According to evidence introduced at the trial and other sources, Abdul Razak contacted Najib’s chief of staff, Musa Safri, to ask Najib’s bodyguards, Azilah and Sirul, to “do something” about Altantuya. Musa was not required to appear as a witness. Deputy Commander Mastor Mohd Ariff, an associate of the two bodyguards, said members of the unit were required to follow all orders of their superiors without question, describing the unit’s members as “like robots” who would only take orders from their superiors. Abdul Razak, a civilian and friend of Najib’s, was not a superior officer. According to an affidavit filed by Abdul Razak, Azilah contacted Abdul Razak after Altantuya’s disappearance to say that “tonight encik (sir), you can sleep well.”
    Testimony by the murdered woman’s cousin indicated that immigration records of Altantuya and the two Mongolian companions who had come to Malaysia with her to confront Abdul Razak disappeared from the government’s immigration files. She also responded to a question that she had seen a picture of Altantuya having dinner with Najib before she was hurriedly hushed up by both prosecution and defense lawyers.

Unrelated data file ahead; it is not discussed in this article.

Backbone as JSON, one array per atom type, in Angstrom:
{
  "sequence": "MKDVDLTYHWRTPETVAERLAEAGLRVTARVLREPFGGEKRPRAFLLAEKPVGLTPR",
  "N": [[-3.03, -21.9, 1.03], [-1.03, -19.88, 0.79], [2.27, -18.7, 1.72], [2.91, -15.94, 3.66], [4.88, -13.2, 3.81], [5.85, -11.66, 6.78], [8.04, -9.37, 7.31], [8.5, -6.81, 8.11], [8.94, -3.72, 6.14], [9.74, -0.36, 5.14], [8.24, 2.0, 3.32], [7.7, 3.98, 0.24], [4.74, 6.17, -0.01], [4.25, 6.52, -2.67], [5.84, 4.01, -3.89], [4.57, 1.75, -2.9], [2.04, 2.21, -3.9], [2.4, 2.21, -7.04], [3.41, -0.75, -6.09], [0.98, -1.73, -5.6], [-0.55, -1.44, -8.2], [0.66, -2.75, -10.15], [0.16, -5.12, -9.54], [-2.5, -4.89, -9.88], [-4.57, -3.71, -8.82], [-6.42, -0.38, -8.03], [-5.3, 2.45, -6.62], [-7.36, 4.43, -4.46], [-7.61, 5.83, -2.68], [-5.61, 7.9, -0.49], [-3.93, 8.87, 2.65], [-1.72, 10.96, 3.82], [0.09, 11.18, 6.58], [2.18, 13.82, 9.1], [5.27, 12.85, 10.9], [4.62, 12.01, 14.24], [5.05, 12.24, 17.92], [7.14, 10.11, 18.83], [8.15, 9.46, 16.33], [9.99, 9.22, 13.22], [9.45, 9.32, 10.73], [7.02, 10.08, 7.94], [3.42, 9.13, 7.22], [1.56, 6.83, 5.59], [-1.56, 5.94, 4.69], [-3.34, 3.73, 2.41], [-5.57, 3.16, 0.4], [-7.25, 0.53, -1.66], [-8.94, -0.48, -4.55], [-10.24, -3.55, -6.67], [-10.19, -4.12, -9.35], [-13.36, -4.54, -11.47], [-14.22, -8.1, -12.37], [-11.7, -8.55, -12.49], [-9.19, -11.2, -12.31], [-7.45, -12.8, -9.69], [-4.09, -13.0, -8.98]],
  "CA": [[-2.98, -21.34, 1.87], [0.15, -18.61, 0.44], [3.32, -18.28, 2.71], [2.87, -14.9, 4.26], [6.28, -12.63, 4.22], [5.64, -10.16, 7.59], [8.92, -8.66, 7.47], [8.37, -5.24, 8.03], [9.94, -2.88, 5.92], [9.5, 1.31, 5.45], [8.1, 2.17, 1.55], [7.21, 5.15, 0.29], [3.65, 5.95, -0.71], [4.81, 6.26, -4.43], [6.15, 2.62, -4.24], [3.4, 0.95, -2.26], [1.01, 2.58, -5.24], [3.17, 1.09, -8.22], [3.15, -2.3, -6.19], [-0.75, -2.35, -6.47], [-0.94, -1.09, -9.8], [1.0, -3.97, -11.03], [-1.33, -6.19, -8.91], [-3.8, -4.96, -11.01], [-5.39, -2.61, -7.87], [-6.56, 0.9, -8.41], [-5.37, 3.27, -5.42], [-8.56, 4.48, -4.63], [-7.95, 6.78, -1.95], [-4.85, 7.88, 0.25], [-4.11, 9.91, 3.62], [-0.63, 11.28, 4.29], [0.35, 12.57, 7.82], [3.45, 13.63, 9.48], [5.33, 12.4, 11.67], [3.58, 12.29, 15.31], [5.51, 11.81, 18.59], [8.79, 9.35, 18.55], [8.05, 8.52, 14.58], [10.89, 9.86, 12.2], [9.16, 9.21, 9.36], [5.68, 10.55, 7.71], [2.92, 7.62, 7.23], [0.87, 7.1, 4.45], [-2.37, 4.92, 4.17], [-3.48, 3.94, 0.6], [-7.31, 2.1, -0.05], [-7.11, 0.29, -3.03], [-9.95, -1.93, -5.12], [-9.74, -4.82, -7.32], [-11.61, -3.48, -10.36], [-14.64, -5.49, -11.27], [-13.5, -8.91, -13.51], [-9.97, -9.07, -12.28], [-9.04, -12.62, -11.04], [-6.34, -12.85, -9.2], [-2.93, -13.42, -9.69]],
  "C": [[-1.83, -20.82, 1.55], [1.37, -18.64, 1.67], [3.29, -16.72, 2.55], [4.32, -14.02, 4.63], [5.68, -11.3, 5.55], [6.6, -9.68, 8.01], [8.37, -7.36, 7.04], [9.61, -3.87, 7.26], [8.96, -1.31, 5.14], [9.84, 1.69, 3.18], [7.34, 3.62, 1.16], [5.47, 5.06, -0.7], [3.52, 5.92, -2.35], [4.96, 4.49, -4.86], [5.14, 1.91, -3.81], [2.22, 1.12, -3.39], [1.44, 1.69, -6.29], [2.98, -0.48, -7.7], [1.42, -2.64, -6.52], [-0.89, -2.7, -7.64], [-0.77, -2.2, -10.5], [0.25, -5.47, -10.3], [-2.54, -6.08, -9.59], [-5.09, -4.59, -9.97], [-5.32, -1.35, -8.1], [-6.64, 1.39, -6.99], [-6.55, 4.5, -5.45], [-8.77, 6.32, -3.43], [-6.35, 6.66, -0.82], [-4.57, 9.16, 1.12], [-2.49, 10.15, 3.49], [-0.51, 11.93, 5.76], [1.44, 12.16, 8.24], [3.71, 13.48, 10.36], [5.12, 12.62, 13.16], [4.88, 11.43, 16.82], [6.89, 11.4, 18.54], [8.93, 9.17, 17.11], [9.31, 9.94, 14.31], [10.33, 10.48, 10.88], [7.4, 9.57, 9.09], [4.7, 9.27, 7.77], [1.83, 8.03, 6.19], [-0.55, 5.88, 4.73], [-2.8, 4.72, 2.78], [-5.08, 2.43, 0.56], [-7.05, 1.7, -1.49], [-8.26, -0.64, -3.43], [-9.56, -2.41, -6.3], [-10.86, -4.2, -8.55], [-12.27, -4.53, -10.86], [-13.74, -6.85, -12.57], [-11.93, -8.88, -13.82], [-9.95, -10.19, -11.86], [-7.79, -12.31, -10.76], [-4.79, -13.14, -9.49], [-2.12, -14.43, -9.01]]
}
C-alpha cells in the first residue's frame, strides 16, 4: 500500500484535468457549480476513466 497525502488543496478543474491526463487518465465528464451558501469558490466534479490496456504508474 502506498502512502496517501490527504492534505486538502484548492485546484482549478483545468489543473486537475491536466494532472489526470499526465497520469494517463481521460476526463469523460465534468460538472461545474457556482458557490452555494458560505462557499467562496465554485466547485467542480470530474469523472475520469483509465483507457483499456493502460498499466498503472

Nonetheless, Judge Mohd Zaki dismissed a bid in July to call Najib as a witness in the trial. Zaki also refused to call Balasubramaniam despite his written declaration, which implicated Najib in the events leading up to the murder. In addition to other lurid details, Balasubramaniam described text messages between Najib and Abdul Razak in which the latter was asking for help to avoid arrest.